COhb levels would cause seizures, unconsciousness or a heart attack
A special bulletin by the Air Accidents Investigation Branch (AAIB) has said that the Cardiff City Footballer Emiliano Sala was exposed to potentially fatal levels of Carbon Monoxide (CO) in the final moments before his plane crashed just north of Guernsey.
The toxicology results show that Sala had a carboxyhaemoglobin (COhb) (COhb is the combination of CO and blood haemoglobin) saturation level of 58% and levels over 50% lead to Seizures, unconsciousness, and a heart attack.
|20-30%||Drowsiness, headache, slight increase in respiratory rate, dizziness|
|30-40%||Impaired judgement, difficulty breathing, blurring of vision, bad headache, increasing drowsiness, stomach pain|
|40-50%||Confusion, blurred vision, shortness of breath, pounding headache, vertigo, loss of coordination, chest pain, memory loss|
|Over 50%||Seizure, unconsciousness, heart attack|
The aircraft, a Piper Malibu N264DB, was en-route from Nantes, France to Cardiff, Wales when it crashed on the 21st January 2019 and the wreckage, along with Sala’s body was found on the 3rd February. The body of the pilot, David Ibbotson, has never been found.
The report goes on to say that due to the type of aircraft, the pilot would have been subject to the same levels of CO as Sala and levels of this magnitude would have severely hindered the pilot’s ability to fly the aircraft.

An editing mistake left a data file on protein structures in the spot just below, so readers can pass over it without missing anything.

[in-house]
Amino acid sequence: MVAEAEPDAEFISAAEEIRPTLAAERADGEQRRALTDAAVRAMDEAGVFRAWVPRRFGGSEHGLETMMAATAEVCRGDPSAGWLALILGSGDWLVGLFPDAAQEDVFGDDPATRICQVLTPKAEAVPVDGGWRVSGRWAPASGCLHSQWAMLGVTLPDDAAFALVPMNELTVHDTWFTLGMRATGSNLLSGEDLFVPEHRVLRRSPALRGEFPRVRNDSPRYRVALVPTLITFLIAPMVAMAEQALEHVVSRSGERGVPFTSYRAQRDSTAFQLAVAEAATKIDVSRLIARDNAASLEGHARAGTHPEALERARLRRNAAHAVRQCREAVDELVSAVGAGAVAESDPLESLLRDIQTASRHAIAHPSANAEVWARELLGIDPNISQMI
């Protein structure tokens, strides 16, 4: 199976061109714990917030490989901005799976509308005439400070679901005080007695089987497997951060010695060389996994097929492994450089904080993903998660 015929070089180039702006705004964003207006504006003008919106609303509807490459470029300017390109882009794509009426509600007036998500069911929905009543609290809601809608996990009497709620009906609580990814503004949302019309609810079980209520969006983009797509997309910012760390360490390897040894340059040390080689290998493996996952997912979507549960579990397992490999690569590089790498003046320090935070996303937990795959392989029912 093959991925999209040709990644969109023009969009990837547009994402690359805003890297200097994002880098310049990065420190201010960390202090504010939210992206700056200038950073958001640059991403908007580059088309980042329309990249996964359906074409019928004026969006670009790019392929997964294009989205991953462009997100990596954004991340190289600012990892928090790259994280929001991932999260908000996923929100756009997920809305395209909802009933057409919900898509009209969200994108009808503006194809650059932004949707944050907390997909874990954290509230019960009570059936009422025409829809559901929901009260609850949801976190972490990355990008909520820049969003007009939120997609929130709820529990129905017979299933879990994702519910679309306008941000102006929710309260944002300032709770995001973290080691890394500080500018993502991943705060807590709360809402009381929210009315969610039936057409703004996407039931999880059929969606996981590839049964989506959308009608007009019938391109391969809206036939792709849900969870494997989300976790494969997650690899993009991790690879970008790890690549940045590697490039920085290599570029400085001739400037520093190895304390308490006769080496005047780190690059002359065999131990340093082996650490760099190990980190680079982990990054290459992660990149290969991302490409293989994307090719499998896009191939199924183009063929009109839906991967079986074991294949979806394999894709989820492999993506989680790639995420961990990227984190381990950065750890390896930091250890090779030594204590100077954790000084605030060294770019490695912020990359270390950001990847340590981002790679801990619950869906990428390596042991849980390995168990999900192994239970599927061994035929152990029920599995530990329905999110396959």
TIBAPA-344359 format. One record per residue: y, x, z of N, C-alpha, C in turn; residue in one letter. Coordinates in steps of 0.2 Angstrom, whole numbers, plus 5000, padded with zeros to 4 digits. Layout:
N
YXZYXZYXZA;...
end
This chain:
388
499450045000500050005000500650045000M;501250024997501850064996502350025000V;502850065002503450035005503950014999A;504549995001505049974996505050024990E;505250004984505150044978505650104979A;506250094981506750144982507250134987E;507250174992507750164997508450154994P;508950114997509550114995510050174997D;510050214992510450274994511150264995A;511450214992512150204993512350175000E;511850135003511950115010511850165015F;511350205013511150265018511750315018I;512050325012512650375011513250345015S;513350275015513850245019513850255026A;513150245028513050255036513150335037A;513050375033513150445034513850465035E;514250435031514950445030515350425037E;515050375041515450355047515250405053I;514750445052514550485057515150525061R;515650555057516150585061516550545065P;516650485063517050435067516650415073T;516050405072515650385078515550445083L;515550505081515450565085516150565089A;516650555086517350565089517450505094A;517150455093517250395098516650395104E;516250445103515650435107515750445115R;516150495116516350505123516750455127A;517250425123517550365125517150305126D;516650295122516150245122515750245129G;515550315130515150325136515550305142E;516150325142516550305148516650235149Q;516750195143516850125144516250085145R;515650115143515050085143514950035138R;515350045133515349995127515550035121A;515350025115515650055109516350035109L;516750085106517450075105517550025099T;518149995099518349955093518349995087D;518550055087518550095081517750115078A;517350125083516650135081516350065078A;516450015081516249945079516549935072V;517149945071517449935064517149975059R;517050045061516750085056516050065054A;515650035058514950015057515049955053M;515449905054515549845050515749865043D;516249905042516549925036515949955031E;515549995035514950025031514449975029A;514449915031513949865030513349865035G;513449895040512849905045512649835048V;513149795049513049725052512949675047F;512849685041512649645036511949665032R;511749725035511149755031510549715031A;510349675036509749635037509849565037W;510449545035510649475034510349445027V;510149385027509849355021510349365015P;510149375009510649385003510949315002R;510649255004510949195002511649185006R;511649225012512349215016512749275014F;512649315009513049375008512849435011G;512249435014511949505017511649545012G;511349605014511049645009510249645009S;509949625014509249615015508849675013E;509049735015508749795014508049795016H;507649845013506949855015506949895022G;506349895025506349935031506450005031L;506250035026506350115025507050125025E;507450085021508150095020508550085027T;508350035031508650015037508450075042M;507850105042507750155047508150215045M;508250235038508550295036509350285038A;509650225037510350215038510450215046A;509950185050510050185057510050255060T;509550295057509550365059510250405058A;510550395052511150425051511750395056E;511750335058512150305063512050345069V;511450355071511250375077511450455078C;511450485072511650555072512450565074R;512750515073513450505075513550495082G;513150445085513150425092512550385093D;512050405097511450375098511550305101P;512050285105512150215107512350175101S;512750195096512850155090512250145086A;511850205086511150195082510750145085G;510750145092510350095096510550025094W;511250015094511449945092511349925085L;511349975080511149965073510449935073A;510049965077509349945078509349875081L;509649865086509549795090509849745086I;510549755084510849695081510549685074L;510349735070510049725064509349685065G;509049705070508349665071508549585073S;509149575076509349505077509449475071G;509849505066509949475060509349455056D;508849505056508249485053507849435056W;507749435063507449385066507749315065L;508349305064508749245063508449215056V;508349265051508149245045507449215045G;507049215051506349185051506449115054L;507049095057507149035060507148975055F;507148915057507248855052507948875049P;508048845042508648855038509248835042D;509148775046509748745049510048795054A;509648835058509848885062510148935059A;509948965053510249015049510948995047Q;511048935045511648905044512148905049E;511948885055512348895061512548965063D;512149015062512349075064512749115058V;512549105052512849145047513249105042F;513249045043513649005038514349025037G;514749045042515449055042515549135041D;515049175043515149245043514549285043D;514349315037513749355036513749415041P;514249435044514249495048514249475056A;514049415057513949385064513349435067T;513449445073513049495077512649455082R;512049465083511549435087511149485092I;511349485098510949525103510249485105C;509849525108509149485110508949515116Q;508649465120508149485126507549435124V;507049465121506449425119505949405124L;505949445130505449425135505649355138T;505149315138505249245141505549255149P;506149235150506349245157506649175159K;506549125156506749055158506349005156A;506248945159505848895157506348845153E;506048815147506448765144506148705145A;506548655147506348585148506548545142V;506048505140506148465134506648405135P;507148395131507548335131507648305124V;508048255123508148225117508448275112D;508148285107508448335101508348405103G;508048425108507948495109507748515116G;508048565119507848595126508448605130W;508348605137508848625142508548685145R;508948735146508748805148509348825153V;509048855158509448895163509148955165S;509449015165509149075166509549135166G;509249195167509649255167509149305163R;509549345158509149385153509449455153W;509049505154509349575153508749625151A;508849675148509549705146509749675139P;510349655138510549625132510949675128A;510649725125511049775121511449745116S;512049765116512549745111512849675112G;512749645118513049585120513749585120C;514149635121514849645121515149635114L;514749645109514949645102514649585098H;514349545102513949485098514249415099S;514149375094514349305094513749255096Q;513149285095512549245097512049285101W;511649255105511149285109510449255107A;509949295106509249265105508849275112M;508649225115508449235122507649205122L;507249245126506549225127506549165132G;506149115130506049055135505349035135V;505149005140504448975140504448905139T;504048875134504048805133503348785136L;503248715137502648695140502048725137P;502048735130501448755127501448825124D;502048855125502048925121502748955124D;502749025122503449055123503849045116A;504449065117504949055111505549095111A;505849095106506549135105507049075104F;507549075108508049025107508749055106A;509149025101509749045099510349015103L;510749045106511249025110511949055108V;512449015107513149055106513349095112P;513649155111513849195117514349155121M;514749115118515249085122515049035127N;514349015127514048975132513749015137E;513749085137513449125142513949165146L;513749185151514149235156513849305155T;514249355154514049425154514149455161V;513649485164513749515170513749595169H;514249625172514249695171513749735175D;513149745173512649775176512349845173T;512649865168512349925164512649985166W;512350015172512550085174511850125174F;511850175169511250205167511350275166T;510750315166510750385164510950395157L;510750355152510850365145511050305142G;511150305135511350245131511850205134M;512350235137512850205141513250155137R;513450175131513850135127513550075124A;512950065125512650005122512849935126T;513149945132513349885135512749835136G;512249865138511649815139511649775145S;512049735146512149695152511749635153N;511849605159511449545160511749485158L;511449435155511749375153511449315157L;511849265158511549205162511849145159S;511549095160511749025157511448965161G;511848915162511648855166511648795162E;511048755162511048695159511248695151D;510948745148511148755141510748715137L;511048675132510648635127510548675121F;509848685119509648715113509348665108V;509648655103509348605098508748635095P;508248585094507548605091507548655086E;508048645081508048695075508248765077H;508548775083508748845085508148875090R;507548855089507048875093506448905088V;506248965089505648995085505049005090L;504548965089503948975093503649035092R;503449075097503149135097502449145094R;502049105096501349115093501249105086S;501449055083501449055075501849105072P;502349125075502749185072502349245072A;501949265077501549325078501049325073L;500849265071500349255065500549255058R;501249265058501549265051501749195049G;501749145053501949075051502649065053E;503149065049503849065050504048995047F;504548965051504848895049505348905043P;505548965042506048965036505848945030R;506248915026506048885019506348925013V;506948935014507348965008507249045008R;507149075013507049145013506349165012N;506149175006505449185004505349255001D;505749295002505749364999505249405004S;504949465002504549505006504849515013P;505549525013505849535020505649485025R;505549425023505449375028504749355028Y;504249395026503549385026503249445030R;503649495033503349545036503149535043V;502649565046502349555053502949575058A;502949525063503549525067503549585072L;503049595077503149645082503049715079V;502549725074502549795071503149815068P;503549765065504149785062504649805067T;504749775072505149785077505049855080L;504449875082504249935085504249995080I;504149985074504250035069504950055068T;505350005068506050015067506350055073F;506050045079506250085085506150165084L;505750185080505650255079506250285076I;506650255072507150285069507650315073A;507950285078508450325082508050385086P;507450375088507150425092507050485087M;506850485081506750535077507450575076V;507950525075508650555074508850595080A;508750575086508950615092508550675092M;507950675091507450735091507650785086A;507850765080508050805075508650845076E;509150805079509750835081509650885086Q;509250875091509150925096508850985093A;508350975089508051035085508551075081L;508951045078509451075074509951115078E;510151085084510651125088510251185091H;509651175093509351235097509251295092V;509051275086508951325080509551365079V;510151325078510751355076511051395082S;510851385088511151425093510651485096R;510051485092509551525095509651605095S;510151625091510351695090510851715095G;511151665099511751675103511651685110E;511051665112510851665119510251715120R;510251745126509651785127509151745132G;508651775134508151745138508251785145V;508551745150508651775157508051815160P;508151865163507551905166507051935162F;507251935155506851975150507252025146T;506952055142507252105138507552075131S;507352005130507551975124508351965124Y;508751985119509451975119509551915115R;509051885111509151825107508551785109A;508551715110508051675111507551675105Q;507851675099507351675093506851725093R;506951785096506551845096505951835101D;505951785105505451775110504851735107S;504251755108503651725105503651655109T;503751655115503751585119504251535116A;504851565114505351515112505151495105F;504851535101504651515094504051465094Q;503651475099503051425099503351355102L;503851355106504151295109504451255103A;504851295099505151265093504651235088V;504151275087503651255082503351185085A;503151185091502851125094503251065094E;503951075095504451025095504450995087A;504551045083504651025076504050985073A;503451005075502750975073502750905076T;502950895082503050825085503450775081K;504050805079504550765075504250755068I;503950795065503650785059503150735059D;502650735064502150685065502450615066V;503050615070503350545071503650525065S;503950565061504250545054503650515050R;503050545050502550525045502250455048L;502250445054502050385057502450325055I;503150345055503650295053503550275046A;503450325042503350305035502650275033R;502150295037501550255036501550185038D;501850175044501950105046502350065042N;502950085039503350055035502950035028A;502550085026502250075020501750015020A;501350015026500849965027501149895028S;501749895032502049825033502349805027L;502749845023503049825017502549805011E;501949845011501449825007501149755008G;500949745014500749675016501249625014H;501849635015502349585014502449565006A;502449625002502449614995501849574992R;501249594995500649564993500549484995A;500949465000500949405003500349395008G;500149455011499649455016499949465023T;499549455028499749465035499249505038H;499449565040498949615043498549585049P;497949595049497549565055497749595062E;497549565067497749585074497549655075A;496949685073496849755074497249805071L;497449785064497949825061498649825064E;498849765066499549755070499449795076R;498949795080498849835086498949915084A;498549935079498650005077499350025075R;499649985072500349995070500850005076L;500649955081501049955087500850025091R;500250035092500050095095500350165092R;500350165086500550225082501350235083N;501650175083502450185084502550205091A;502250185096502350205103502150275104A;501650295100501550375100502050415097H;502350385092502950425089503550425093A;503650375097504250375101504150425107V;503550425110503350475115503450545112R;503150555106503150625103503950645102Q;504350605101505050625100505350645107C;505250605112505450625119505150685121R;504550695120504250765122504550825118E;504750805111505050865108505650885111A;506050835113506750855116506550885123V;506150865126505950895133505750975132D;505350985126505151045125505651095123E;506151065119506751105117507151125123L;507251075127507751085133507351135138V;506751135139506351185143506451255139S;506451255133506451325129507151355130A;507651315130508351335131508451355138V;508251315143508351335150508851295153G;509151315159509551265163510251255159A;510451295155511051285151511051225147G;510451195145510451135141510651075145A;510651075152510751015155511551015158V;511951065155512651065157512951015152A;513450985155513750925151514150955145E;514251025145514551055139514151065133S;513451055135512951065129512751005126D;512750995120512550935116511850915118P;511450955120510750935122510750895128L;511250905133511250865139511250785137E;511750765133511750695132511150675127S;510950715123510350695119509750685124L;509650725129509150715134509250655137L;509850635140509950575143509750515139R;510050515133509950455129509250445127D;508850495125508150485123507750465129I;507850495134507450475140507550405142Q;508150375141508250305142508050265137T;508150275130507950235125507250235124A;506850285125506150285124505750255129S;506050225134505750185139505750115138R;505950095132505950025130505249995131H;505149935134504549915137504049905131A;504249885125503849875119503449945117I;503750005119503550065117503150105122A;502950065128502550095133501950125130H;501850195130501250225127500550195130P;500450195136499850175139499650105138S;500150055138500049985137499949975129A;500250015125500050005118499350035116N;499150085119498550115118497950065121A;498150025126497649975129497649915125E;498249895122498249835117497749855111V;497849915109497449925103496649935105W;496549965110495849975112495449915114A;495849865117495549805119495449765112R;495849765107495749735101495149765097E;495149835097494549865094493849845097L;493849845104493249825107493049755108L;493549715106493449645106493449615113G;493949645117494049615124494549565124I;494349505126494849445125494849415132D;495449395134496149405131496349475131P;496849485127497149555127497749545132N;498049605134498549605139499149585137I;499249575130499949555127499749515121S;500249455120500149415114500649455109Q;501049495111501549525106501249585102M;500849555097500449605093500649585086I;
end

Piston powered aircraft engine aircraft such as the Piper Malibu produce high concentrations of CO that are normally taken away from the aircraft by the exhaust but poor sealing of the cabin or exhaust leaks into the heating and ventilation system from the exhaust can CO enter the cockpit and cabin.
Most General Aviation aircraft carry some form of CO detection device but this is not mandatory for European or North American registered aircraft.
According to a leaflet produced by the US Federal Aviation Administration (FAA) pilots should take the following action if CO is detected.
- Turn the cabin heat fully off.
- Increase the rate of cabin fresh air ventilation to the maximum.
- Open windows if the flight profile and aircraft’s operating manual permit such an action.
- If available (provided it does not represent a safety or fire hazard), consider using supplemental oxygen.
- Land as promptly as possible.
- Do not hesitate to let Air Traffic Control know of your concerns, and ask for vectors to the nearest airport.
- Once on the ground, seek medical attention.
- Before continuing the flight, have the aircraft inspected by a certified mechanic
A full investigation into the cause of the accident is still ongoing and a formal report will be published in due course.